Why can't my computer play some .avi (or .mpg, .mov, or .qt, etc.) files? I get asked this question frequently by engineers and "normal" people at the grocery store. The answer is that digital movies have 1) a wrapper and 2) a CoDec. Your computer must understand both. Two common wrappers are (Video for Windows) AVI and (Quicktime) MOV - these determine all the controls you can manipulate as the "consumer" of the video. CoDec stands for Compressor/Decompressor, and the named codec algorithm (like mpeg 1, cinepak, DivX, etc.) defines how the images were stored internally: they are compressed to take less disk space, but often at the price of reduced quality.

So you downloaded an .avi file because you have Windows Media Player - will it play? The player can open the wrapper, yes, but you will only see the images if your computer also has the appropriate codec installed - some are so common that they were part of your system by default. Cinepak, for example, is fairly common, and Cinepak-compressed video can be wrapped inside a .avi OR a .mov; Two versions of the same movie can have almost identical sizes, since the only difference is a few bits in the file header. But Sorenson is a flavor of codec that only fits with Quicktime wrapping.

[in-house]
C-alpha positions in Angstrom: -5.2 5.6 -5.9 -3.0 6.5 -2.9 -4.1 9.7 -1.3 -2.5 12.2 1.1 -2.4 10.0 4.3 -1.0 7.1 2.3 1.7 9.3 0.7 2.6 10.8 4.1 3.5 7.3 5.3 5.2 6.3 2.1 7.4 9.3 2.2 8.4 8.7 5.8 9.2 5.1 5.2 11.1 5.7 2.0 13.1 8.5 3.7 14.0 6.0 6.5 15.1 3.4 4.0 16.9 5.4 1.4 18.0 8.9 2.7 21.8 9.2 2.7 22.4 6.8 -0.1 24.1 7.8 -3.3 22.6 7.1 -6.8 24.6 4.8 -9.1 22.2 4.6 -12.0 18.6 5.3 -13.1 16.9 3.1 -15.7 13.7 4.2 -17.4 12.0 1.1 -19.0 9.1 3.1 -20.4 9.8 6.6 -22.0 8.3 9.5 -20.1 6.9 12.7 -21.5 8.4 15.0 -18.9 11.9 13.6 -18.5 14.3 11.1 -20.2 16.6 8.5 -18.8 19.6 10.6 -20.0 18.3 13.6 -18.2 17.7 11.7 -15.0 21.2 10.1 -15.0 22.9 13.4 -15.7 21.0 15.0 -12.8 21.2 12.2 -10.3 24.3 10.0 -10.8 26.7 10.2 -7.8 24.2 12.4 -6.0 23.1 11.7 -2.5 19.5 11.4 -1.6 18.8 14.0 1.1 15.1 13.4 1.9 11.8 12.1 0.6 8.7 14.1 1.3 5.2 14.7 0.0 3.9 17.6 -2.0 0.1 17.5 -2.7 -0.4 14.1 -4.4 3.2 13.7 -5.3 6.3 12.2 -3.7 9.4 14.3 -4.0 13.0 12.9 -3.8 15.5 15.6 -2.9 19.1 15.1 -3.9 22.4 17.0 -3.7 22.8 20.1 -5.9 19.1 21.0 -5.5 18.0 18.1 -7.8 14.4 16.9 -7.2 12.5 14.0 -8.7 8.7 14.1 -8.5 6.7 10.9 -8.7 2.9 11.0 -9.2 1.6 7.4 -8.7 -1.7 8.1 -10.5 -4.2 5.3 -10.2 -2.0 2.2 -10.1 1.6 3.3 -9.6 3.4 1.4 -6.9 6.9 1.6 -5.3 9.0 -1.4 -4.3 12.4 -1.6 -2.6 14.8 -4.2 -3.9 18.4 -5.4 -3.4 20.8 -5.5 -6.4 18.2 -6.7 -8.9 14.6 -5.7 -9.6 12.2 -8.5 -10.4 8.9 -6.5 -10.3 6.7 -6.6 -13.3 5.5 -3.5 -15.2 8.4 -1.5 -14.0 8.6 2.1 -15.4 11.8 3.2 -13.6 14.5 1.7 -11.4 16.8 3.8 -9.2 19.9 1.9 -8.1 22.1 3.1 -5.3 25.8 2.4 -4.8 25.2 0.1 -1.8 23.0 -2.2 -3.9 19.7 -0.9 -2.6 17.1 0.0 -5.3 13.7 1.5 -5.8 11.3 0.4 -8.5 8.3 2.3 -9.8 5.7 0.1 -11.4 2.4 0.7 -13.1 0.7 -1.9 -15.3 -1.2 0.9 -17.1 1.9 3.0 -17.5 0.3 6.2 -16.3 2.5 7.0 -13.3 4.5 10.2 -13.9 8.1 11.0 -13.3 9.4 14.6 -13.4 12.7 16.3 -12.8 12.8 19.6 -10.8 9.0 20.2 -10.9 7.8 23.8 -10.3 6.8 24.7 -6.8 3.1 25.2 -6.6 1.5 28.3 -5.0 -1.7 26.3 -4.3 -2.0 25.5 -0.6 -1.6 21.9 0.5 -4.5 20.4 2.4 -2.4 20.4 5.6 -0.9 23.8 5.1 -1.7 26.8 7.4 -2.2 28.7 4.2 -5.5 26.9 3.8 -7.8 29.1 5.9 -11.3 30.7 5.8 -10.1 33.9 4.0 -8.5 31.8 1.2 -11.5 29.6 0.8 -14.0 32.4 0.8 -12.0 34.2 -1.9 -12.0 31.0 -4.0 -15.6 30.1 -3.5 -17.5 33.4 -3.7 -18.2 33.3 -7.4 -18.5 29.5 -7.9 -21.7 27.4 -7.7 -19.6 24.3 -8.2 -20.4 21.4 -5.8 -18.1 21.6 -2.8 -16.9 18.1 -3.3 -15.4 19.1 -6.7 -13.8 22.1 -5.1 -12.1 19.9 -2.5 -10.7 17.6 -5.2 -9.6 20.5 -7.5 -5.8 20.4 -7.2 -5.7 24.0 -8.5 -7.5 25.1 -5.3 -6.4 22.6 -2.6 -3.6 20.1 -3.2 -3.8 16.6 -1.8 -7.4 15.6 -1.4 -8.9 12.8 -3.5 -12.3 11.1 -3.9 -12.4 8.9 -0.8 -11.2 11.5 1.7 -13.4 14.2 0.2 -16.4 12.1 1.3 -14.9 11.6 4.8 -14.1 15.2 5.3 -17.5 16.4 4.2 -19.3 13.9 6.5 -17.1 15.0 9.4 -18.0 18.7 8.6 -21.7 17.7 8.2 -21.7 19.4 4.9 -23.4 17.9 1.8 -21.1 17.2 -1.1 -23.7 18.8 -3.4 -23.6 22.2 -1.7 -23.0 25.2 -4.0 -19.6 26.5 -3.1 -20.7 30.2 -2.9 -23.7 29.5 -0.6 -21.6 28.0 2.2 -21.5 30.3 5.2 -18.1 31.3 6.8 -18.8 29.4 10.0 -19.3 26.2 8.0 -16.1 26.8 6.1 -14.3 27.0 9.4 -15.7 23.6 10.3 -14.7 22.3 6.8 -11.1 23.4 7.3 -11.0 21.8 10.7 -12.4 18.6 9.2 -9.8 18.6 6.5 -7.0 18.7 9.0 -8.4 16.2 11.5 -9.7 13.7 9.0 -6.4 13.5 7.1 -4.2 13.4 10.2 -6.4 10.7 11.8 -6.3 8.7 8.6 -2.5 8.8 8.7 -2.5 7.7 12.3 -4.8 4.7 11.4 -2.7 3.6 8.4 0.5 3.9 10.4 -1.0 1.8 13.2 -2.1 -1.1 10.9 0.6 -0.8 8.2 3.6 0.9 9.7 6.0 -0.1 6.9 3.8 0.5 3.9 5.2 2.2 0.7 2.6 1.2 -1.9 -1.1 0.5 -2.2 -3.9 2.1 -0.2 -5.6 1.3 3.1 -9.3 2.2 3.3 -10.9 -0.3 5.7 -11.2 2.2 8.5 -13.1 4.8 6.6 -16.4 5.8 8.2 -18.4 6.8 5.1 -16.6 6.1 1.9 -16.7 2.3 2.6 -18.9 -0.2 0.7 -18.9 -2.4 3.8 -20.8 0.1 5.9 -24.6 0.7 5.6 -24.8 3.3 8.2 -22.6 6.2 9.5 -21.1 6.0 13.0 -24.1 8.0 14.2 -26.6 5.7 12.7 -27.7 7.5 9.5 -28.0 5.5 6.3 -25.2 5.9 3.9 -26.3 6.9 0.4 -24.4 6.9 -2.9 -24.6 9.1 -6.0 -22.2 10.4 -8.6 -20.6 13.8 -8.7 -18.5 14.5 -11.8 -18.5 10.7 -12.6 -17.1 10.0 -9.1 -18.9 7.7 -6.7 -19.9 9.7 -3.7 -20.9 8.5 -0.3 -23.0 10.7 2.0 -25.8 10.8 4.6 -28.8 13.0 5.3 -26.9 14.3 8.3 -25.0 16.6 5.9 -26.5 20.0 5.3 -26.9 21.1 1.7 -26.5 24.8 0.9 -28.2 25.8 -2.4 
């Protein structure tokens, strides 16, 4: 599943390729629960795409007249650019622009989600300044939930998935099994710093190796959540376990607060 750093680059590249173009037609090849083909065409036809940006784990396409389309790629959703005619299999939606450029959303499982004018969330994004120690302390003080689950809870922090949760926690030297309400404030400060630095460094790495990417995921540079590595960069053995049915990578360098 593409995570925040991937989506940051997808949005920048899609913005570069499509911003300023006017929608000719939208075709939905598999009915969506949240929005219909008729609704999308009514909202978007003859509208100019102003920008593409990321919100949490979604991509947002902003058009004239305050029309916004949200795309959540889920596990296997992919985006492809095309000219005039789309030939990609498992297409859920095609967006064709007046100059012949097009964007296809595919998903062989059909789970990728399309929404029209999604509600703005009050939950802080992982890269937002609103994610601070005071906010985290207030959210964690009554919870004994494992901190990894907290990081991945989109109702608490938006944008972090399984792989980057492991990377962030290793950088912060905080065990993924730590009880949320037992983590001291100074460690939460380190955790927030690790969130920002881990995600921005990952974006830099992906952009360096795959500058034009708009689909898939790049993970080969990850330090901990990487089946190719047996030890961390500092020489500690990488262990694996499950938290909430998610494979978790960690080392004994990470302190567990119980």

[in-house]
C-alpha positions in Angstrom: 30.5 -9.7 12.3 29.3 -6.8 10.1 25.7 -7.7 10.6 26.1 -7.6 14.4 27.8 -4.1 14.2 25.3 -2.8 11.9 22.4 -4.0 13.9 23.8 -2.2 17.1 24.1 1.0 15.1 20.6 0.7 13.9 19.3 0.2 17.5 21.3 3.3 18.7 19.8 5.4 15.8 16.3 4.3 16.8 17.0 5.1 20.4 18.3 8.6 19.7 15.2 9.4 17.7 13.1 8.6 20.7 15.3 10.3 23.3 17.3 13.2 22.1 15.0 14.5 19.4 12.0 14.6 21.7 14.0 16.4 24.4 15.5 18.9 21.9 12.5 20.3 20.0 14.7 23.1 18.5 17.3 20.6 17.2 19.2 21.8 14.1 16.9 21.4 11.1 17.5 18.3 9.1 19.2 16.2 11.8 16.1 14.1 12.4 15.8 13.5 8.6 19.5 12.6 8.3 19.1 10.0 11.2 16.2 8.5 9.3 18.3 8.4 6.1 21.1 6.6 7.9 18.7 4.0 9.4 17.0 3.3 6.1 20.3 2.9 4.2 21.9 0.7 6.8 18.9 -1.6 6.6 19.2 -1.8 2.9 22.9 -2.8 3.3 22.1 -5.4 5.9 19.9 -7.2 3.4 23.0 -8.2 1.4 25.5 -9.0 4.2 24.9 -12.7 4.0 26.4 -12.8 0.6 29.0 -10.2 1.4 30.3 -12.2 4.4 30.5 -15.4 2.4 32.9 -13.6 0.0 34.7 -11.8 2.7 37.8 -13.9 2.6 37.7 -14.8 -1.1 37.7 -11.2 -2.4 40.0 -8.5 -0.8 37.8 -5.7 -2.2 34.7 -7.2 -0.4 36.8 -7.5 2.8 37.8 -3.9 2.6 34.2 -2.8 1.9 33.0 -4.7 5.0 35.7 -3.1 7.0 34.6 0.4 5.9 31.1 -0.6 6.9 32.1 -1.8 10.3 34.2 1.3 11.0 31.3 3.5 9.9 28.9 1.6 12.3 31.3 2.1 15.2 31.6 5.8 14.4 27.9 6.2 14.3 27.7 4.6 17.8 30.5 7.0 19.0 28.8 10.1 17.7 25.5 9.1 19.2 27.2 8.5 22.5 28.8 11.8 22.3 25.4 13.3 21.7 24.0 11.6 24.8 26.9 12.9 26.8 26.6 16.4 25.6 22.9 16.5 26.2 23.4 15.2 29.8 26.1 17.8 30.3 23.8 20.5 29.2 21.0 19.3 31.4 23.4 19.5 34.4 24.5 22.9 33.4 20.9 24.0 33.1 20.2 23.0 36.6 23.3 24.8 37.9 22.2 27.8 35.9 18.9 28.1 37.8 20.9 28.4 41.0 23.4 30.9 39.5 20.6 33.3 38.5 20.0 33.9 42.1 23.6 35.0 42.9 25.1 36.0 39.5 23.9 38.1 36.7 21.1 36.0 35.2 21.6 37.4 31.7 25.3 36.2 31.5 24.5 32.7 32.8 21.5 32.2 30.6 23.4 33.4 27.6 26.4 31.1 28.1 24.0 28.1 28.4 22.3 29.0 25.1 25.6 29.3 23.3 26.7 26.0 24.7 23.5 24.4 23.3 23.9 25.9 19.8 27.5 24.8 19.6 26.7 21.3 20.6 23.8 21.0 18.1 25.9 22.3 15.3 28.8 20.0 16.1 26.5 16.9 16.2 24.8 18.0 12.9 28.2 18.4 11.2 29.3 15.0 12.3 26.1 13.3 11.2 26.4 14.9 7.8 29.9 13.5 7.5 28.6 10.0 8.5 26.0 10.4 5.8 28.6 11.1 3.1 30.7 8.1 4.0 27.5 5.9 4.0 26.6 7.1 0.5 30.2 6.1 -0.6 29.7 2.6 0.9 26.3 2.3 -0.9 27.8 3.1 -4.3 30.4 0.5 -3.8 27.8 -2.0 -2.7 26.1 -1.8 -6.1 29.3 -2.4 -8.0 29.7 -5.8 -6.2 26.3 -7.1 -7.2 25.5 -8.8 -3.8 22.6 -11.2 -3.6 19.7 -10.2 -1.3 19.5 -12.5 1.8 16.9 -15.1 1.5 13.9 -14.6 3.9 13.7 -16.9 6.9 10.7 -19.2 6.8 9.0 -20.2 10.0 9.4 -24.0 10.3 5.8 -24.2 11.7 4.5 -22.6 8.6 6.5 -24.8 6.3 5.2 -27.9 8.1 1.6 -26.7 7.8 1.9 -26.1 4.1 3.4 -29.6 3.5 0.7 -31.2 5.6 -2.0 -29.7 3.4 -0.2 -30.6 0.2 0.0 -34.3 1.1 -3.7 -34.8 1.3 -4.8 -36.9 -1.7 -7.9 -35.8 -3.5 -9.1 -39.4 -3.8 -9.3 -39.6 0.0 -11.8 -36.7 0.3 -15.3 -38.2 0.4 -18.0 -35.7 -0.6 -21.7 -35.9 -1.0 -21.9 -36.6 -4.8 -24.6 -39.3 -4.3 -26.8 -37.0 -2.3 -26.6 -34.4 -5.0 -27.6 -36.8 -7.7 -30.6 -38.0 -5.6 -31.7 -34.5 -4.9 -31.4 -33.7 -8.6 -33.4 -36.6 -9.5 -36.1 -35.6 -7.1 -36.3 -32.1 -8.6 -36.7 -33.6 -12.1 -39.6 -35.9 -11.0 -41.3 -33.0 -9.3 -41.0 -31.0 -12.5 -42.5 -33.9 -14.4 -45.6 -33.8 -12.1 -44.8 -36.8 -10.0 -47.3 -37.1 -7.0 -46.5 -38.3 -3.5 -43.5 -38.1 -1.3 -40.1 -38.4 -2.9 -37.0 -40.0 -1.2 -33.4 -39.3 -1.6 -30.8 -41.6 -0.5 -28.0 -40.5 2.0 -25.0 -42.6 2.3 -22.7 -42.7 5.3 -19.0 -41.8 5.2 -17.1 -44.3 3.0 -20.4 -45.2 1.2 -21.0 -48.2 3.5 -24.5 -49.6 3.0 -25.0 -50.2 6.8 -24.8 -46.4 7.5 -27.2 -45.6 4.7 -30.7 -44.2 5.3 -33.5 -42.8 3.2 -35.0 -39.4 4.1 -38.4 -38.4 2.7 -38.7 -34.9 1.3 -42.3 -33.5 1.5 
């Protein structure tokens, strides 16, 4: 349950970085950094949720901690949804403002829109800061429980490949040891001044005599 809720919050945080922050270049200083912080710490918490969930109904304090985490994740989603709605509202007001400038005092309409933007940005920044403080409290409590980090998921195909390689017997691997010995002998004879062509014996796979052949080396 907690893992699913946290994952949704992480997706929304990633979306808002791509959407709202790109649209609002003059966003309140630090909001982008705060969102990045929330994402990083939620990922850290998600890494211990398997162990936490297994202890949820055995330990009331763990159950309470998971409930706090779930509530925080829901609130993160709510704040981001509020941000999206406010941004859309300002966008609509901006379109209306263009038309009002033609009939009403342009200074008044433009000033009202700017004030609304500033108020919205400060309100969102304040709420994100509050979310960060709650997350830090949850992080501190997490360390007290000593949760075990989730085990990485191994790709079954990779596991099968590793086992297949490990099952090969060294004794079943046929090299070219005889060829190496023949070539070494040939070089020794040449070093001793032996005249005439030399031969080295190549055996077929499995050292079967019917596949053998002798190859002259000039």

The above is true, but simplifies and does not address many other digital video practices. For example, one might think that the file "movie.mpg" would require a distinct player that understands the MPG wrapper, but MPEG 1 is actually a codec, with an intentionally agnostic wrapper, so many players can unwrap the data.

In my opinion: MPEG 1 is currently the "safe" way to distribute movies since almost every computer platform has a player that decodes .mpg's by default, but DivX can often pack more detail/quality into a smaller file size.